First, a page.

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Adapting Your Business to Healthcare Reform
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The Affordable Care Act has reset the healthcare market for patients and providers alike. But with change comes the opportunity for proactive businesses to adapt and grow.
When it comes to differentiating your healthcare business from the pack, emphasizing value-based care may be the best strategy. Value-based care focuses on cost, quality and outcomes—all while paying particular attention to patient satisfaction.
Dotty Bollinger, president and COO of the Tampa-based Laser Spine Institute, says she founded her business on exceeding the needs of the patient. Starting with one surgeon and nine employees eight years ago, the Laser Spine Institute has grown into a nationwide spine surgery provider.
Bollinger attributes that growth to creating a plan that puts patients’ needs first. And now the Affordable Care Act has made patient-centric care even more critical, since consumers will have additional say in choosing their healthcare providers.
“Moving forward, it’s the patients who are going to select the providers,” Bollinger says. “You are only going to keep the patient population that you want by providing excellent care.”
Providing patient-centric care requires the aid of a well-oiled machine. As healthcare providers compete for market share, here are some strategies for advancing your business.
Build a strong administrative team
With new standards for documentation mandated by healthcare reform, building a team equipped to handle the administrative side of the business is critical for success. Consider bringing a certified medical coder on board to help with insurance claims. If you don’t already have one, consider hiring an office manager to handle business-related tasks.
“If you can, implement efficiencies in your day-to-day, because ultimately if you don’t do that part right, you don’t get paid for it,” Bollinger says.
Medical practices also need to ensure they hire enough administrative personnel to manage the operational aspects of the business, so doctors have more time to focus on seeing patients, Bollinger says. This is important because as more Americans gain health insurance, the volume of patients that doctors see every day could rise.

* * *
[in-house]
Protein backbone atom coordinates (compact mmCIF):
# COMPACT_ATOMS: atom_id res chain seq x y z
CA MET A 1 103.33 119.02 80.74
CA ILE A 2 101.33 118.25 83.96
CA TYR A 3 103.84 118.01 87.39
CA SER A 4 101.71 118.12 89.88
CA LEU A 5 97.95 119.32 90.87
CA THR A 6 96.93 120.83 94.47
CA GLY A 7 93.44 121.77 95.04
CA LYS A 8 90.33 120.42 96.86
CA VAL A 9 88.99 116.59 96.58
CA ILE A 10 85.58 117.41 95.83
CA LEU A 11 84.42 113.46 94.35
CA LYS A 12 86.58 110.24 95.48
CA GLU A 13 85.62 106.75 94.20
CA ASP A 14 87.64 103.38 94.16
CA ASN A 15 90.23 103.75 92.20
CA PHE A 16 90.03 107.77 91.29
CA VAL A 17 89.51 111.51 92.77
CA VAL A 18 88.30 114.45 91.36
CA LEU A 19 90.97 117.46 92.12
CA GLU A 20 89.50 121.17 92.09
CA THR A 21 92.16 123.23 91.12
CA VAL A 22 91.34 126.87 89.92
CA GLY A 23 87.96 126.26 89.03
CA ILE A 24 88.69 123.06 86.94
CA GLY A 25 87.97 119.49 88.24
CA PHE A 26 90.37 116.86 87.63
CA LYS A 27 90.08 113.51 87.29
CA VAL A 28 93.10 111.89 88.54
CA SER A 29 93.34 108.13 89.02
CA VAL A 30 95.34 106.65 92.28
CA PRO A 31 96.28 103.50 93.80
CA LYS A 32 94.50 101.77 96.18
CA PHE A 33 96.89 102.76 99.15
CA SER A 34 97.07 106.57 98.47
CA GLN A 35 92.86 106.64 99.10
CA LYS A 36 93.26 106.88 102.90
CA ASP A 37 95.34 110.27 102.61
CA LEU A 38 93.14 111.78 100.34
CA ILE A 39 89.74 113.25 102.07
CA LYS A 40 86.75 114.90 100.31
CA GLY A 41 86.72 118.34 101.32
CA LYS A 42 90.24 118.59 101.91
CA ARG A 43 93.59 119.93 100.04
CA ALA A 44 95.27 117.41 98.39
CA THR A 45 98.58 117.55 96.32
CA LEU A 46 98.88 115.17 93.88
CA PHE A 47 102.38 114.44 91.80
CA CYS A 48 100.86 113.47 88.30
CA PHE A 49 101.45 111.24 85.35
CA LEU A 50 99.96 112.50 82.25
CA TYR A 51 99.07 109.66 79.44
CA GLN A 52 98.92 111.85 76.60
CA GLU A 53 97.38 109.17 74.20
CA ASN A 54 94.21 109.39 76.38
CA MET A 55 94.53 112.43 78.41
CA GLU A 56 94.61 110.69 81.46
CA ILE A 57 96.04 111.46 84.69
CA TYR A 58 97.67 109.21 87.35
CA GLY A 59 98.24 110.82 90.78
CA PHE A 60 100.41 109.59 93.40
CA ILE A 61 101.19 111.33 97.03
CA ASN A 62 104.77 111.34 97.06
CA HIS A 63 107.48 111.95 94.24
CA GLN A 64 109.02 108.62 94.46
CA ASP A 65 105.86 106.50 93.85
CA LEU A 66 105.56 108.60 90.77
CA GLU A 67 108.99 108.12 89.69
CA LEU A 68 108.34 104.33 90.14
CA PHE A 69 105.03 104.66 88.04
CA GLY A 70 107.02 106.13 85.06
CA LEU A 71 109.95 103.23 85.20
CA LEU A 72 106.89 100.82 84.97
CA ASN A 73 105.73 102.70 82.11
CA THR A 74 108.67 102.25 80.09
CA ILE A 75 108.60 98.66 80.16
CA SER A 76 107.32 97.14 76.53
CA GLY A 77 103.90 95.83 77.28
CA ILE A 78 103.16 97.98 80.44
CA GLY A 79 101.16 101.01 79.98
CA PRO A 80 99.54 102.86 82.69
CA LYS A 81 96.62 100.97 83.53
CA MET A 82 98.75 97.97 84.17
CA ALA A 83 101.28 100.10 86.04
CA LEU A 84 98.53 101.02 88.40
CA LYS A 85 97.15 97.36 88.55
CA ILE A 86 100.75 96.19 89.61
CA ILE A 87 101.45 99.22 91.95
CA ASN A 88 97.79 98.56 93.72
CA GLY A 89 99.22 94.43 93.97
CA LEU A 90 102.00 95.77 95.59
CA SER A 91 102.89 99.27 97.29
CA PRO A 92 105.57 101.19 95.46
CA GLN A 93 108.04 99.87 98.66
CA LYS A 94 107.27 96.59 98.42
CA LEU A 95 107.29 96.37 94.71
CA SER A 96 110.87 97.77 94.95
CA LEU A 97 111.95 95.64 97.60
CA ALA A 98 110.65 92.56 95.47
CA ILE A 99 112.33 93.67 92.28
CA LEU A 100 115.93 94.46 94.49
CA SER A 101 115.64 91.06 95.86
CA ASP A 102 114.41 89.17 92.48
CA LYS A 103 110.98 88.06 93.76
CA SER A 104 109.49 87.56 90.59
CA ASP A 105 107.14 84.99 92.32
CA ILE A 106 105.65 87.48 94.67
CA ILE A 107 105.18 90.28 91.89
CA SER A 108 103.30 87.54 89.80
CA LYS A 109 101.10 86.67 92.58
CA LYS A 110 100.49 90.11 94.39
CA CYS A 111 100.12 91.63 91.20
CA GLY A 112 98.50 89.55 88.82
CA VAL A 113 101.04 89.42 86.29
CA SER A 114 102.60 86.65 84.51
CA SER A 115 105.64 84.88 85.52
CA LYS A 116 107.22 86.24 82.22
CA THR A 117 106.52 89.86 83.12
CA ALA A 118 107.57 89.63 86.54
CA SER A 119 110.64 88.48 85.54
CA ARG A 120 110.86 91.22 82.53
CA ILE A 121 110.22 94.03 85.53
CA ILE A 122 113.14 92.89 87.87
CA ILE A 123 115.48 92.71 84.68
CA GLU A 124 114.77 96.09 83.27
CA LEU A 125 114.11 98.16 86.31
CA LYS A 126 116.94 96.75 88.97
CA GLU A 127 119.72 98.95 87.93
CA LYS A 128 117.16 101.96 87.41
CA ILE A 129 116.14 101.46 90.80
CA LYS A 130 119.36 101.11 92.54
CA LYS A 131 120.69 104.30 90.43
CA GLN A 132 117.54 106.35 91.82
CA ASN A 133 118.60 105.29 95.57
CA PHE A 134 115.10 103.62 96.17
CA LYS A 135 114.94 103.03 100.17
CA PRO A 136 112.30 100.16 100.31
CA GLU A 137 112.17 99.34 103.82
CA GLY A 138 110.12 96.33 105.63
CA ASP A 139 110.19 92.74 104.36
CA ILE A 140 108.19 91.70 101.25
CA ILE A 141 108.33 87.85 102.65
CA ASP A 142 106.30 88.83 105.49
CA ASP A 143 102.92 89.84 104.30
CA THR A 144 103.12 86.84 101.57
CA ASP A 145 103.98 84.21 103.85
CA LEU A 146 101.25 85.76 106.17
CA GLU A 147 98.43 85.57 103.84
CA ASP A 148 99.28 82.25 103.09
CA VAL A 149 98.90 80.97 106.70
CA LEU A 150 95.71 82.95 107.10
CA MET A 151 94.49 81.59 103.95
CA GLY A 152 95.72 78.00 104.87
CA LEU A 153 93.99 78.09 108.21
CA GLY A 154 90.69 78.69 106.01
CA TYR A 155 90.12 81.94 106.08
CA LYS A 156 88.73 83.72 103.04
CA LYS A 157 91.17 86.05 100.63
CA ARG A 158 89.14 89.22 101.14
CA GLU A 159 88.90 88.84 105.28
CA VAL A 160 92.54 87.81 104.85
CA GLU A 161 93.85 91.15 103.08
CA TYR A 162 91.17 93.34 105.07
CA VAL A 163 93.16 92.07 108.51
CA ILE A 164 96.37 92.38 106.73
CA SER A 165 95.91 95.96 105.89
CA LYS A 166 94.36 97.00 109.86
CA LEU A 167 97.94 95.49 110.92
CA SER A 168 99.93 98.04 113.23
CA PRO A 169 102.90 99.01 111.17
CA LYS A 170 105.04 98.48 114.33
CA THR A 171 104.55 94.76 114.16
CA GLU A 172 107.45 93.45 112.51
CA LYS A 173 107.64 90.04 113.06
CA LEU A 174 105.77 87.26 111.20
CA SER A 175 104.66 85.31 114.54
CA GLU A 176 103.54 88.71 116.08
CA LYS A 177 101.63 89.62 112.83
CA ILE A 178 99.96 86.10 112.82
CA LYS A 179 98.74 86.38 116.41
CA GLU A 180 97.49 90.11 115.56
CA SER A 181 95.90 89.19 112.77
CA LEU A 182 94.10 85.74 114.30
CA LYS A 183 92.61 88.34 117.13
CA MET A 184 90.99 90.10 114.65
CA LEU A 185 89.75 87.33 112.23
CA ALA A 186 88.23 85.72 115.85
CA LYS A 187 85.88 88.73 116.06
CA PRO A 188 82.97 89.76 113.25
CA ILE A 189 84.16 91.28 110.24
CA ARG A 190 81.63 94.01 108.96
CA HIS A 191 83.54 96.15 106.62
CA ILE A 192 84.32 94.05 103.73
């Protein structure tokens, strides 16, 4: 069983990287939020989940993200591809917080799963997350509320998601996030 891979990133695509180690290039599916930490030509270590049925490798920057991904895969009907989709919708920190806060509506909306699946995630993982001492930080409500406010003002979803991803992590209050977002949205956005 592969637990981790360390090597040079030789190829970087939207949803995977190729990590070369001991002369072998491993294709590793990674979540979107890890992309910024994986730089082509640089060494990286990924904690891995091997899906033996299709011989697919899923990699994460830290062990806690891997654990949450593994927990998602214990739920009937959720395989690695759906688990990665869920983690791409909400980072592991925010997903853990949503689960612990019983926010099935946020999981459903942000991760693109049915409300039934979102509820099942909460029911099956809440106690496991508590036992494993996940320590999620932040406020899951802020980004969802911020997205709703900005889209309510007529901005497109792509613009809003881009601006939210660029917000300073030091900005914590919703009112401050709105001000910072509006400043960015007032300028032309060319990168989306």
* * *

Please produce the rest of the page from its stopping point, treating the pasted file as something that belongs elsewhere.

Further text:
“It’s going to be of the utmost importance that the doctor is practicing medicine instead of doing administrative things,” she says.
Build an online presence
Consumers are seeking healthcare providers online, just as they seek insurers. If your business doesn’t have an online presence, it could seriously impact your bottom line. Businesses should make sure to invest in a website, and even a blog, that provides clear information on the practice group—including specialties, experience and success stories.
“If you aren’t online, you aren’t going to be found, which will make it more and more difficult for a small practice to continue to survive,” Bollinger says.
Consumers will be educating themselves on services and comparing different physicians now more than ever. Bollinger recommends touting your practice’s patient-centric approach by providing doctor bios, awards, experience and patient testimonials.
“As doctors juggle to attract the right patient, they’ve got to put their best foot forward and educate the consumers as to why they should be the provider of choice,” she says.
Electronic medical records (EMR) are a new standard in healthcare. Partnering with an EMR provider can streamline the record-keeping process. “Find the right electronic medical partner and adopt IT solutions,” Bollinger says. “The services do not have to be expensive, but they get those administrative tasks into the hands of administrative people.”
Tapping into your bank’s financial services such as an online cash flow management tool or online payroll can also help you minimize the time and resources dedicated to running the business side of your practice.
Ultimately, the changing landscape of the healthcare industry can be a shot in the arm for advancing your business. Streamlining your practices can help you take advantage of opportunities as they arise in the evolving healthcare market.
This content is educational in nature and is not an advertisement for a loan or business solicitation. It does not constitute legal, tax, accounting, financial or investment advice. You are encouraged to consult with competent legal, tax, accounting, financial or investment professionals based on your specific circumstances. We do not make any warranties as to accuracy or completeness of this information, do not endorse any third-party companies, products, or services described here, and take no liability for your use of this information.
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